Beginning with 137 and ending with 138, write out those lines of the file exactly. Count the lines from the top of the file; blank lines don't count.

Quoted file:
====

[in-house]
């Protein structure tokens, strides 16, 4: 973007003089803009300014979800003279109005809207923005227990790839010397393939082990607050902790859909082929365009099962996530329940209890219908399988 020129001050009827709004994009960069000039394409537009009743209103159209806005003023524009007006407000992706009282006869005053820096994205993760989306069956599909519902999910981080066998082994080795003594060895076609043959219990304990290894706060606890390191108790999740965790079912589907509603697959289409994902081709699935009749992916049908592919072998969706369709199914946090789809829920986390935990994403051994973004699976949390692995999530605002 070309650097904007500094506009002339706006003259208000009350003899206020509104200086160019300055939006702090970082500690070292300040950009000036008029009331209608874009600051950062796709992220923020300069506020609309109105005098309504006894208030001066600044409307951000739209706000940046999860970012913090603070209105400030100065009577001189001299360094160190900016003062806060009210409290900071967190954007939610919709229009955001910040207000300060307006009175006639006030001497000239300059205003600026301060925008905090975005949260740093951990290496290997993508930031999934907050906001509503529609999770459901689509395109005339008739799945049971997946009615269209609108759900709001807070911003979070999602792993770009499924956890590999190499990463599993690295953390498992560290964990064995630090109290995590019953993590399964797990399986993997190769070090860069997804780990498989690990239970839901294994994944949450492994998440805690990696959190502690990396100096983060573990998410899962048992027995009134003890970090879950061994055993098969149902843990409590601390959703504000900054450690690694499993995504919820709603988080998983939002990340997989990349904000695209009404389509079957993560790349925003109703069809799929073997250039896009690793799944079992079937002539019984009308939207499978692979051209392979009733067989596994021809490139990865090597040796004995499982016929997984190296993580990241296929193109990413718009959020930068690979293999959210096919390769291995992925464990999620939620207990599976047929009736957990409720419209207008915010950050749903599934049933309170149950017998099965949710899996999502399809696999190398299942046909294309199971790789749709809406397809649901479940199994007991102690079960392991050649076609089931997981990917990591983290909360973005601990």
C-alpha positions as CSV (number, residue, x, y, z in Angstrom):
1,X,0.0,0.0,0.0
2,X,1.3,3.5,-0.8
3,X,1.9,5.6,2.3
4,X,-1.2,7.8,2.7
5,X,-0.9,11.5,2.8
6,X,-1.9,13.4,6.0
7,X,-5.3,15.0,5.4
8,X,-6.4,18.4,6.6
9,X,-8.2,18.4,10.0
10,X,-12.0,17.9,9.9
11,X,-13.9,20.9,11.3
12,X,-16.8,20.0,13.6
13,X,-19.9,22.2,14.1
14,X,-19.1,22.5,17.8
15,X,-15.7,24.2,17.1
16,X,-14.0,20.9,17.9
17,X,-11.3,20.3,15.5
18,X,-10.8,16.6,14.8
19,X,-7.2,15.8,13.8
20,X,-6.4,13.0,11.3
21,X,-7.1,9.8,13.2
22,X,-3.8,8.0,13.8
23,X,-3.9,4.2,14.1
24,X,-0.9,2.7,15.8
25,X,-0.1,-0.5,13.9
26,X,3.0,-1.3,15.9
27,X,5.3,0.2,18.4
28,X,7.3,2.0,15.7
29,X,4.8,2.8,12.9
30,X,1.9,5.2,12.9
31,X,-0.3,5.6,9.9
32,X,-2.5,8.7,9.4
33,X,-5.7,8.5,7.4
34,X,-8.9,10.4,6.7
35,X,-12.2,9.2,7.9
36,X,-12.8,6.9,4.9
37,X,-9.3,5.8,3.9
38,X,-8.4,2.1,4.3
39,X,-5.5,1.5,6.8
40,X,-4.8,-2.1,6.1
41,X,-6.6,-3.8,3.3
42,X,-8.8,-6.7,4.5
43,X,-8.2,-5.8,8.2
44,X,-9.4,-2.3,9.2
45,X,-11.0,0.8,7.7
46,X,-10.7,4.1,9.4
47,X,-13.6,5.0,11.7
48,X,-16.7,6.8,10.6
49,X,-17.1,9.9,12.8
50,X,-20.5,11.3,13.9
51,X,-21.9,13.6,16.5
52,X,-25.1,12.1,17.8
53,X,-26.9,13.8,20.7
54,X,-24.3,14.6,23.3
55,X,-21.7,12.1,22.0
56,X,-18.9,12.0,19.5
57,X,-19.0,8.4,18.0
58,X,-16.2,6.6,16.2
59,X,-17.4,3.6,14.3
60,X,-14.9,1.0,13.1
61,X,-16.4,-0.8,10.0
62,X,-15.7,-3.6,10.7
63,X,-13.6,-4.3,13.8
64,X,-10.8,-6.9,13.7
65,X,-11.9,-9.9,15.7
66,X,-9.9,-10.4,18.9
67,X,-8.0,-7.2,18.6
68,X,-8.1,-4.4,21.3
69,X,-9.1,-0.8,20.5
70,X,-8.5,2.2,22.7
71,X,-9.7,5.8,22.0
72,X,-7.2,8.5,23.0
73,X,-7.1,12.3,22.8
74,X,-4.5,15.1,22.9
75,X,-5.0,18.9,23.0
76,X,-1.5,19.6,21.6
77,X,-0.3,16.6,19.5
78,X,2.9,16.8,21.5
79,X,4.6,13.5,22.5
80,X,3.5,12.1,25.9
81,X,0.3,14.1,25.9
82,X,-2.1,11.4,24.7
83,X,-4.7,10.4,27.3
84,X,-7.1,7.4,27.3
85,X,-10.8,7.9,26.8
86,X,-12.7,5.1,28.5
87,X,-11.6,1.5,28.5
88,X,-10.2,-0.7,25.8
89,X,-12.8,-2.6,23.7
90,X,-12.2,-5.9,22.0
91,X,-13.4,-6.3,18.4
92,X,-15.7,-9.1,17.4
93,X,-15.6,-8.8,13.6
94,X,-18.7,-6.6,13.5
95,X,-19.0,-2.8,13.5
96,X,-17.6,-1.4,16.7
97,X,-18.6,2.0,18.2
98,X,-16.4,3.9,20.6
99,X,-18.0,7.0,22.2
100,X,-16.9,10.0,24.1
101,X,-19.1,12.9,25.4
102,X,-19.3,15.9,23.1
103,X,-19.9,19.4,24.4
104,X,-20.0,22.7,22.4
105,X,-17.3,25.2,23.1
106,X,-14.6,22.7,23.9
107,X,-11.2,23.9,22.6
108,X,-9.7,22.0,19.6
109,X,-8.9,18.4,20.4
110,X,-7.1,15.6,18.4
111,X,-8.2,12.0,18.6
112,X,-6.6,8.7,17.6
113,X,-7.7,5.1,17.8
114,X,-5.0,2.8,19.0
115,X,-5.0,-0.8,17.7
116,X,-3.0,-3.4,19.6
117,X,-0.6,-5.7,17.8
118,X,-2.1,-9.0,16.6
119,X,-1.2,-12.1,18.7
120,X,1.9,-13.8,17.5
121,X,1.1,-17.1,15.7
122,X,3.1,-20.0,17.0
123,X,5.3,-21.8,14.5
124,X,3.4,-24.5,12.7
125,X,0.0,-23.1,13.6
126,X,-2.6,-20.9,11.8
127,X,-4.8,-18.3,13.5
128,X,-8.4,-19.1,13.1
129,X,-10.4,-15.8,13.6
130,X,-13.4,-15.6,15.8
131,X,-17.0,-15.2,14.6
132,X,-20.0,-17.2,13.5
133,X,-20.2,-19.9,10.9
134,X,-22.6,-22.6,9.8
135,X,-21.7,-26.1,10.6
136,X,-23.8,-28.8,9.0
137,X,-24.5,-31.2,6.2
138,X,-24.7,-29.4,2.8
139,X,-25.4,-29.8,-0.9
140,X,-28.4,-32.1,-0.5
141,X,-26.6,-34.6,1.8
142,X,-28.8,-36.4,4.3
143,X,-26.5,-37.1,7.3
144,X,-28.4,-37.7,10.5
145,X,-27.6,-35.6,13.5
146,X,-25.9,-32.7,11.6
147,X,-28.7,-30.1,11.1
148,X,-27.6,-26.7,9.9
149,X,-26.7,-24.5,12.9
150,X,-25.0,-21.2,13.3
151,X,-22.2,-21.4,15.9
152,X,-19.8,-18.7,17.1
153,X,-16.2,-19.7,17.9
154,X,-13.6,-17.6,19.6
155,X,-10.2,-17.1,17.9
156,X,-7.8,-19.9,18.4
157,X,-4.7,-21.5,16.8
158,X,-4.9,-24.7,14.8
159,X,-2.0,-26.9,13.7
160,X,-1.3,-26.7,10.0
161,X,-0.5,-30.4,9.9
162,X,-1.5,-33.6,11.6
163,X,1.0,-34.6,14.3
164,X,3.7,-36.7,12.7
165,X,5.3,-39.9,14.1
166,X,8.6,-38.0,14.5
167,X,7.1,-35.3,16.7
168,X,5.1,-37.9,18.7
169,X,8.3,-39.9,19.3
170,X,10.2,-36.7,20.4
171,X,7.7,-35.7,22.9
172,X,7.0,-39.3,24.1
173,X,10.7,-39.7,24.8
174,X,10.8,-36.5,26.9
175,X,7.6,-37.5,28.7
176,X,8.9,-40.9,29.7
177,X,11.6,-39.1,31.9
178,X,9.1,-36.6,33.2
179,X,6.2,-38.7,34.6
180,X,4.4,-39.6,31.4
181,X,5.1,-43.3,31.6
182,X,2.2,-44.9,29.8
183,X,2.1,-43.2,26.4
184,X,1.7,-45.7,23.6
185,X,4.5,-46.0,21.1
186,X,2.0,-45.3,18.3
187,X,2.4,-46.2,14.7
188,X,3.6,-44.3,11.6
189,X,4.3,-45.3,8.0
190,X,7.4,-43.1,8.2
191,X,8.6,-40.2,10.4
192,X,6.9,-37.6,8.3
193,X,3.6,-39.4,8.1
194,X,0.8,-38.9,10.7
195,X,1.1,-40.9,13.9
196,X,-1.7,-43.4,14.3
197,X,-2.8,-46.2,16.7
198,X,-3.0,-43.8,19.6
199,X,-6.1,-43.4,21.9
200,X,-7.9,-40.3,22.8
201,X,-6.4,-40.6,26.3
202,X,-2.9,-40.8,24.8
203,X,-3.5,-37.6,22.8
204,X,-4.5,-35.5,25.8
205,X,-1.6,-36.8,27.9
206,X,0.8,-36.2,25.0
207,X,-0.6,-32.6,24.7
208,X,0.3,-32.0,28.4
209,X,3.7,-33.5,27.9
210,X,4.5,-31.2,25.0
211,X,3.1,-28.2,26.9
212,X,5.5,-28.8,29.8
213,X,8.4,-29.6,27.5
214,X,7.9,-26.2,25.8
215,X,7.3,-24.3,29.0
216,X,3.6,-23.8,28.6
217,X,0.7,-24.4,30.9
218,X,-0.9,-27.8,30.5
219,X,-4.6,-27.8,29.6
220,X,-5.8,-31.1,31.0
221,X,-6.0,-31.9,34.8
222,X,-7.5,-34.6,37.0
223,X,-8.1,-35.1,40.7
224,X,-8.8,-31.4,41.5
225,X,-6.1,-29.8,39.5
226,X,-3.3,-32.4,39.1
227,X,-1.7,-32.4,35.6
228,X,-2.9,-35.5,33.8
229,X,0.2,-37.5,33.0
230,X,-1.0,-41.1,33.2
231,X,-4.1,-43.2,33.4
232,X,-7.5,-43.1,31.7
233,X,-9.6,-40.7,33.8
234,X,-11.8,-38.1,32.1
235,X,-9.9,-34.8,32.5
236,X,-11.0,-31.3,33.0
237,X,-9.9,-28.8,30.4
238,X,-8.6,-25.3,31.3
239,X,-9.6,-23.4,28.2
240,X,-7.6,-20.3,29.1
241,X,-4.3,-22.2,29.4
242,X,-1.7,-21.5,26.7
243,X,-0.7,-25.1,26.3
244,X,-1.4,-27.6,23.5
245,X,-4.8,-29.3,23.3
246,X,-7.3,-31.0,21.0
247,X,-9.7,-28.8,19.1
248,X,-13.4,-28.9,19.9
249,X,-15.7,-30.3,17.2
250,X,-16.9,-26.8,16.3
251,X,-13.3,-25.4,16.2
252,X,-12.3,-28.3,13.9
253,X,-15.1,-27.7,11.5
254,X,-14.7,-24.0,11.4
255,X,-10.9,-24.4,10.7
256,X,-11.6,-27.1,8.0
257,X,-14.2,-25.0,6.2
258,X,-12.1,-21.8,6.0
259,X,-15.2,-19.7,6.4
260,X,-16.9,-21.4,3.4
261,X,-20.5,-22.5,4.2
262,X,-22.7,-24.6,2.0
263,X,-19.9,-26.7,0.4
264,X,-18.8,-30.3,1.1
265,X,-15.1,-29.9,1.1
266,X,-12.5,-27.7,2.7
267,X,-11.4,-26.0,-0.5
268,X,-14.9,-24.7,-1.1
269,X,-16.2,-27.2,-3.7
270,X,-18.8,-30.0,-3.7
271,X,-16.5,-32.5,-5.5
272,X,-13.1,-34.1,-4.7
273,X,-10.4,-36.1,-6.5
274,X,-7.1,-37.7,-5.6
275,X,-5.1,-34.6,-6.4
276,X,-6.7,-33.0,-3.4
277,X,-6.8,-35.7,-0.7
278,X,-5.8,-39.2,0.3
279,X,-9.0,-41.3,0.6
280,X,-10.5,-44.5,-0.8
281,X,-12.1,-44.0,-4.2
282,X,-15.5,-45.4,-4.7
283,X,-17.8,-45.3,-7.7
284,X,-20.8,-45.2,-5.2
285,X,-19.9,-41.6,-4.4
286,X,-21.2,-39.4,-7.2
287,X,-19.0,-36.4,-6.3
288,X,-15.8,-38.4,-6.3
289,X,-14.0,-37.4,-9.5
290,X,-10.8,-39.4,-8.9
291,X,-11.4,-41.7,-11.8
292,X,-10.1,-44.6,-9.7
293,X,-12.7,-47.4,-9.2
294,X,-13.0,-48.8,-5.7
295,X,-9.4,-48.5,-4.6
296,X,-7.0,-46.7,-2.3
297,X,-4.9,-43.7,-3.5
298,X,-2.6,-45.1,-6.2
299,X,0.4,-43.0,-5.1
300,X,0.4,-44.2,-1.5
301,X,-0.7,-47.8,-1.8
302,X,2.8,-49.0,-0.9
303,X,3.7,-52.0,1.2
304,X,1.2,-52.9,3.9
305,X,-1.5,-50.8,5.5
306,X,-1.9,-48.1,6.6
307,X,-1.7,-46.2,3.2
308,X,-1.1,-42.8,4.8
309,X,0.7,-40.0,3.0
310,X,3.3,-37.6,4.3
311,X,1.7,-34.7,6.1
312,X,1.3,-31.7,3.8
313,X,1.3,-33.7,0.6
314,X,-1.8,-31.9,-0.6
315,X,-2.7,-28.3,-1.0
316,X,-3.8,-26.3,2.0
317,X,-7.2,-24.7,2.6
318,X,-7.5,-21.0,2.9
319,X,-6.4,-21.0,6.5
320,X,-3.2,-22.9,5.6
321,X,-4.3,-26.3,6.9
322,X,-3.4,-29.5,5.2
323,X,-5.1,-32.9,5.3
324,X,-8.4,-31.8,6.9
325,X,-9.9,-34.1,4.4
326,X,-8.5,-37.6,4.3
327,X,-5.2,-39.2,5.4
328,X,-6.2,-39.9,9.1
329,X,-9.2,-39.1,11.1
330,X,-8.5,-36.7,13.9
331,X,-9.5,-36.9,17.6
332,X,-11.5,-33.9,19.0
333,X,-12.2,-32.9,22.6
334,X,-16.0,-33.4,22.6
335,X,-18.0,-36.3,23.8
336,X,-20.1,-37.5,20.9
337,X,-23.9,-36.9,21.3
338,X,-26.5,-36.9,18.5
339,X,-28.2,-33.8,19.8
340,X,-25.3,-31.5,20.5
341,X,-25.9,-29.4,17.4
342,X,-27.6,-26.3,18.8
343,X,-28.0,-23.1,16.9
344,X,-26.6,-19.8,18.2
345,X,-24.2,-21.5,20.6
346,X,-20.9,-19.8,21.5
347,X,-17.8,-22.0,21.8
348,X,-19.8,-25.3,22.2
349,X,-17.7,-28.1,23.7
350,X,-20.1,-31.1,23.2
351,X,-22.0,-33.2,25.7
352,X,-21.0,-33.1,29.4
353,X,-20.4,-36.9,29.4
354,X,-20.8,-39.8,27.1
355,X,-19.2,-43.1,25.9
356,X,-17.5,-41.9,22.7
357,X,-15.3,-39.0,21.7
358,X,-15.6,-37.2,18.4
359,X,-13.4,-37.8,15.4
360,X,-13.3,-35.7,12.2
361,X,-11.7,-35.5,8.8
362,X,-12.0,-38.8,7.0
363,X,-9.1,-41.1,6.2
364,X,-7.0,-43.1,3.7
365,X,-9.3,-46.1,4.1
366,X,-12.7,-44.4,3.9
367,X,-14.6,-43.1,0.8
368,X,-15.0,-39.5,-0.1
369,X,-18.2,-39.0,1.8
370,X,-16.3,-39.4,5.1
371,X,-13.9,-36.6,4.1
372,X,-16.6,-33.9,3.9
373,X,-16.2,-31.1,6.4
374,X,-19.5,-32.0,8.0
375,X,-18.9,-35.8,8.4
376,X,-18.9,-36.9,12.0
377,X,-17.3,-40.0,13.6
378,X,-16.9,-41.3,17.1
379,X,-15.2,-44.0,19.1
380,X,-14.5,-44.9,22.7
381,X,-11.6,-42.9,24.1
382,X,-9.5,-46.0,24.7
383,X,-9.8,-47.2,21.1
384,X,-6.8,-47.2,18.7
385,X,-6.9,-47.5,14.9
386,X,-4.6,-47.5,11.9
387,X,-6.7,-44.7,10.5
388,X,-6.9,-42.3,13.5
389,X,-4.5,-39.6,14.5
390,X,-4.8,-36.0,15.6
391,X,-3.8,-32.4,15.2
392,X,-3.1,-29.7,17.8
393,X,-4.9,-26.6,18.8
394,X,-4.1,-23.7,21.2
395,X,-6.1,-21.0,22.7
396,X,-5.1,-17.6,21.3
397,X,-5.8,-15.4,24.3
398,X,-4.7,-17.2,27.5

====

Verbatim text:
134,X,-22.6,-22.6,9.8
135,X,-21.7,-26.1,10.6